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Letters to the Editor

Nov. 4, 1999

House made correct decision against euthanasia

On Oct. 27, the House of Representatives passed a bill that would make it a Federal crime for doctors to make prescriptions that would end the lives of terminally ill patients.

This bill was in response to an Oregon law that allowed for assisted suicide. The bill passed 271-156. Only 271 members supported this bill.

What bothers me is the fact that even 156 representatives were in opposition. I am fully aware that today's age is concerned with individual rights. Americans want freedom. That was why this country was founded, is it not?

People feel that if a person's life is so miserable and that if he wants to end it, then he or she should have the freedom to do so.

In a sense, I can see why people are upset that this bill was passed. They do not like to see the government play the role of big brother, or in other words, an institution that dictates what choices people will make. Maybe the government is at fault for its involvement. Maybe the government is infringing on its citizens' freedom.

But which is a bigger offense: a government that plays the role of big brother, or doctors that play the role of God?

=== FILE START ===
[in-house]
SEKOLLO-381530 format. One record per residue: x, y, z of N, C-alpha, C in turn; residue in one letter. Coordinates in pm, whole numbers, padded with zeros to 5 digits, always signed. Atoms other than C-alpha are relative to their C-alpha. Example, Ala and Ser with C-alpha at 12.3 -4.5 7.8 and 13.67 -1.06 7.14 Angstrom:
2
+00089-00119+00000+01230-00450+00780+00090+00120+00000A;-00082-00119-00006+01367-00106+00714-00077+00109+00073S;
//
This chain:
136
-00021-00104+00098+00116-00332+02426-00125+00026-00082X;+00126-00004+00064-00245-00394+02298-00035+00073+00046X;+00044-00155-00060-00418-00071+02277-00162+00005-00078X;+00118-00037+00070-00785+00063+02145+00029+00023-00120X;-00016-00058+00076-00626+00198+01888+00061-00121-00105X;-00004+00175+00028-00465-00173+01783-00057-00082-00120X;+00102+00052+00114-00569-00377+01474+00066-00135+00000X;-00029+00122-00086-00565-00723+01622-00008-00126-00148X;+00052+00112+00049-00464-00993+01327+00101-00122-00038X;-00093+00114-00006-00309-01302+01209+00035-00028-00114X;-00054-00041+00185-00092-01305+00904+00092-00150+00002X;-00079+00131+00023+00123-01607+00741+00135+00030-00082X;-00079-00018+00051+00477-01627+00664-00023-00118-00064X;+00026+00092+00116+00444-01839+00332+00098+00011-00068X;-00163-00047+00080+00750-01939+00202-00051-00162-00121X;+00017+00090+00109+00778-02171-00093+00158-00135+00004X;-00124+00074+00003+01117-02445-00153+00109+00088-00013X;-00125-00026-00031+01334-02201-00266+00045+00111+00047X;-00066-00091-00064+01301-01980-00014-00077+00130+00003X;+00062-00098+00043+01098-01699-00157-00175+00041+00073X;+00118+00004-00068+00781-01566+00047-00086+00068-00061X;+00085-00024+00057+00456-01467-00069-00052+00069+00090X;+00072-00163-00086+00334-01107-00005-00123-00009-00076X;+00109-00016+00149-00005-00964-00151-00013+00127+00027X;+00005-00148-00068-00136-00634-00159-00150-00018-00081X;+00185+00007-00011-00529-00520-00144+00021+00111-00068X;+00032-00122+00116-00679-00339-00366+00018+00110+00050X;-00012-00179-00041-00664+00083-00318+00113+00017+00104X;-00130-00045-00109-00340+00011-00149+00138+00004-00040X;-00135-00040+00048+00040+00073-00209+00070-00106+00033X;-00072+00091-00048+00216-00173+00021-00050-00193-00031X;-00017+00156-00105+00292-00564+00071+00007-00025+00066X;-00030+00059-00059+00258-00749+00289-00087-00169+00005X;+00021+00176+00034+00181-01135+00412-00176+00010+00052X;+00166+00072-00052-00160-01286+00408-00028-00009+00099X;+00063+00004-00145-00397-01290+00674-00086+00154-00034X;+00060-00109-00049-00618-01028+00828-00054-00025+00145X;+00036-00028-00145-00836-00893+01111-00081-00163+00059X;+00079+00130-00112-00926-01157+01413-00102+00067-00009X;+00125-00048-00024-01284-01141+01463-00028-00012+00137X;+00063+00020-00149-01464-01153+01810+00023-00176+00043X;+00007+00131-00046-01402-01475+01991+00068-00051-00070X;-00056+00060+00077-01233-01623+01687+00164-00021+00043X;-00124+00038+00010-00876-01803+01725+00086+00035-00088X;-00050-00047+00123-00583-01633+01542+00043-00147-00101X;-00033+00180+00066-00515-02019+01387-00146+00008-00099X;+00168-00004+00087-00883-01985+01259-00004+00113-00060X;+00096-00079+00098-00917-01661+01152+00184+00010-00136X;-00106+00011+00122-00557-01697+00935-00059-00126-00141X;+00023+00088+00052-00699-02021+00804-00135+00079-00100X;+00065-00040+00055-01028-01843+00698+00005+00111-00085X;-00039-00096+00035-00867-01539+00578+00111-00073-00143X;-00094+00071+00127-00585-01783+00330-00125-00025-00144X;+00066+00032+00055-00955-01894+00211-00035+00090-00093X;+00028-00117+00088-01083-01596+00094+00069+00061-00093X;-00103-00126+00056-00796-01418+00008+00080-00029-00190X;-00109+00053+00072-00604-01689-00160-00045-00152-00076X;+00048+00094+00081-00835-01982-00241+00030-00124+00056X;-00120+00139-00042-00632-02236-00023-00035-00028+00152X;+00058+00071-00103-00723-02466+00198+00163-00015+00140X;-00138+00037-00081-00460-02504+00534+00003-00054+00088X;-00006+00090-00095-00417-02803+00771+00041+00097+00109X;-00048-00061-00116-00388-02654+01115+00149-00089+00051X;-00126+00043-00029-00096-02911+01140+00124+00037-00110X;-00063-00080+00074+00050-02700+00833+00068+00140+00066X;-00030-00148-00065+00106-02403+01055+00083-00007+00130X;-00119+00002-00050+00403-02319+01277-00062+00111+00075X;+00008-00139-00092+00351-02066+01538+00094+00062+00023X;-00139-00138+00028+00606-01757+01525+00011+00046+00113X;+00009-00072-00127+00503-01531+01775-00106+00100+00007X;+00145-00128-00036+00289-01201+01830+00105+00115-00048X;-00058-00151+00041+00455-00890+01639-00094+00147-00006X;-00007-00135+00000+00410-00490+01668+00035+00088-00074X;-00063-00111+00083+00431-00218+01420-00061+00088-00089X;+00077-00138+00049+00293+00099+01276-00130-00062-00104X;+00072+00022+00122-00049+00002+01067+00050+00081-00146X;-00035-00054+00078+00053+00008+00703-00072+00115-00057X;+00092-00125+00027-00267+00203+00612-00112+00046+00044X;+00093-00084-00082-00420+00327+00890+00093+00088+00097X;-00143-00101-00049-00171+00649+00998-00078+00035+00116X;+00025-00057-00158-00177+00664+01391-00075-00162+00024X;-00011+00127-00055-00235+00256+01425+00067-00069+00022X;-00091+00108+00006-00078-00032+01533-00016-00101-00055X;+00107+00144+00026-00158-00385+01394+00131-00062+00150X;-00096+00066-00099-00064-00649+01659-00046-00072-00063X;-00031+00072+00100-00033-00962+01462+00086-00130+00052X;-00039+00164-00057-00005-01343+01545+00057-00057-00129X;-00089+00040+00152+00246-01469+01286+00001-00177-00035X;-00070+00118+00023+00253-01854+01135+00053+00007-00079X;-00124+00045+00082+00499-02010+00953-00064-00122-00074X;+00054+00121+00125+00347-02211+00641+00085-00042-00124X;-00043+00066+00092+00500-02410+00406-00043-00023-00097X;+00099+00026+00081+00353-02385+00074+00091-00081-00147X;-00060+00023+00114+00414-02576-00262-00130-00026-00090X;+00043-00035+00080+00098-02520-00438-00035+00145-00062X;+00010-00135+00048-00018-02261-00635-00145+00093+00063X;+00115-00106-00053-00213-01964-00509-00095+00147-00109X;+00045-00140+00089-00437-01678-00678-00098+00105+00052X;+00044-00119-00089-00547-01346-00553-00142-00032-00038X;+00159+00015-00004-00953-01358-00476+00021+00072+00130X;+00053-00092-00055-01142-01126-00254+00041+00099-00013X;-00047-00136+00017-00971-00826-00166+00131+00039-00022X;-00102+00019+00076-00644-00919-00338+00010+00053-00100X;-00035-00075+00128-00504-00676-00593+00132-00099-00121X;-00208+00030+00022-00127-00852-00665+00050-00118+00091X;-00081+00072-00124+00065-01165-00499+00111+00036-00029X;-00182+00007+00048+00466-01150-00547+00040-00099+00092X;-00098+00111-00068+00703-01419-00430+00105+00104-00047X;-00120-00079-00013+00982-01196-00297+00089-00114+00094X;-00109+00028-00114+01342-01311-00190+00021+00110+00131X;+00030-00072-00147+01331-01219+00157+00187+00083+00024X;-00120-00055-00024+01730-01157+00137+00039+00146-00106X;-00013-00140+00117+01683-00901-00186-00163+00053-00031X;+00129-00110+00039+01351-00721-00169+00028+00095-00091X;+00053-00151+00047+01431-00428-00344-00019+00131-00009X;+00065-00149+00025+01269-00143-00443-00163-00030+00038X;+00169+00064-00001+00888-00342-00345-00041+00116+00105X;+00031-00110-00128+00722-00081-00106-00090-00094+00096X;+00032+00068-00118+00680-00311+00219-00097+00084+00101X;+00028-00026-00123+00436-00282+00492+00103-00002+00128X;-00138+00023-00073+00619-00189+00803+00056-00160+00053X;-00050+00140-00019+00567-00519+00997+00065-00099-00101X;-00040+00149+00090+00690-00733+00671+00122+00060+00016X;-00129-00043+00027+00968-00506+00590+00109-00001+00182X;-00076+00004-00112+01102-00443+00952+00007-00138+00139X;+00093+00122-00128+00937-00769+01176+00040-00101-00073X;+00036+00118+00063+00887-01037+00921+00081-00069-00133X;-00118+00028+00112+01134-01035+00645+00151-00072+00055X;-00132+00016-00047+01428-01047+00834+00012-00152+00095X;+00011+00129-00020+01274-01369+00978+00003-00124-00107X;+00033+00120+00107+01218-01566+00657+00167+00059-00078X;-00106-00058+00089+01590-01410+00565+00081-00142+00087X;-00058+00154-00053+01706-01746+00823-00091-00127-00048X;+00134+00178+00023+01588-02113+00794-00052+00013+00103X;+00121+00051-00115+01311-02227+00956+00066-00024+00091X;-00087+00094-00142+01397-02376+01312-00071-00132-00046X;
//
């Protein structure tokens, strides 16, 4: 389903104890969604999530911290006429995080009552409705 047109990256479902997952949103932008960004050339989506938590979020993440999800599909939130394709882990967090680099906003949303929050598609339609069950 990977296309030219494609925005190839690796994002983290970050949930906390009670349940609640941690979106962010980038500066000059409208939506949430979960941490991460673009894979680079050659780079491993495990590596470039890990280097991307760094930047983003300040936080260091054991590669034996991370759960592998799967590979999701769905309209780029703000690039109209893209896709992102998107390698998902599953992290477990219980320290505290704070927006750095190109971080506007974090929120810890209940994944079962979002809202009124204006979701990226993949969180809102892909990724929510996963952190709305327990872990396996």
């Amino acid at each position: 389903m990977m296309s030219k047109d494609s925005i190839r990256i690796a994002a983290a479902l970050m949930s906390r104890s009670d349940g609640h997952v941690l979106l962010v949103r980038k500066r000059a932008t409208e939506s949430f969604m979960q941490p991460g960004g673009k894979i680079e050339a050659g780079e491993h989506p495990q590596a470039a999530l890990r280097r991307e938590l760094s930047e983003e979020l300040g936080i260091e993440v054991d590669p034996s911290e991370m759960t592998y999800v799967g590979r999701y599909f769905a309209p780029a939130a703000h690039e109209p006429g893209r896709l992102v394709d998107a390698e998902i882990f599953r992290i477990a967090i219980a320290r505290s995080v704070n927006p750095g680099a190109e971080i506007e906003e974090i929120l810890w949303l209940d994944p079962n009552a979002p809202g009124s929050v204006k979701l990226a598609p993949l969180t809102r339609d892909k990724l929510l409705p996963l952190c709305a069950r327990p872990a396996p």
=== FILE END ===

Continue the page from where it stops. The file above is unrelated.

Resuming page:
I do not have much faith in the government to make the wisest decisions, but I am glad to see that some of our representatives are still motivated by the idea of a higher law, a law that governs us all, regardless of our imperfections.

In essence, we are governed by a law that transcends our desires and beliefs about equality and freedom and represents our God-given responsibilities as human beings. No matter the justification, taking the life of a person in such a manner is wrong and should be deemed unacceptable.

If we allow euthanasia or assisted suicide, where is the line drawn? How old does a person have to be for a doctor to provide a fatal injection? How much pain do patients have to be in to be considered viable candidates for death? How disabled do they have to be?

Americans must be careful not to cheapen the value of life. If we are not careful, our standards will deteriorate as we continue to justify what we know is wrong. We will wake up one morning and realize that in our fight for freedom and equality, we killed the very idea that we were trying to promote.

Our society is in a sad state if we allow ourselves to rationalize for the extinction of what should be held so dear.

For now, I am glad to see that the majority of our representatives stand for what is morally right, but fear the day when this attitude is no longer held.

Erich S. Ludwig

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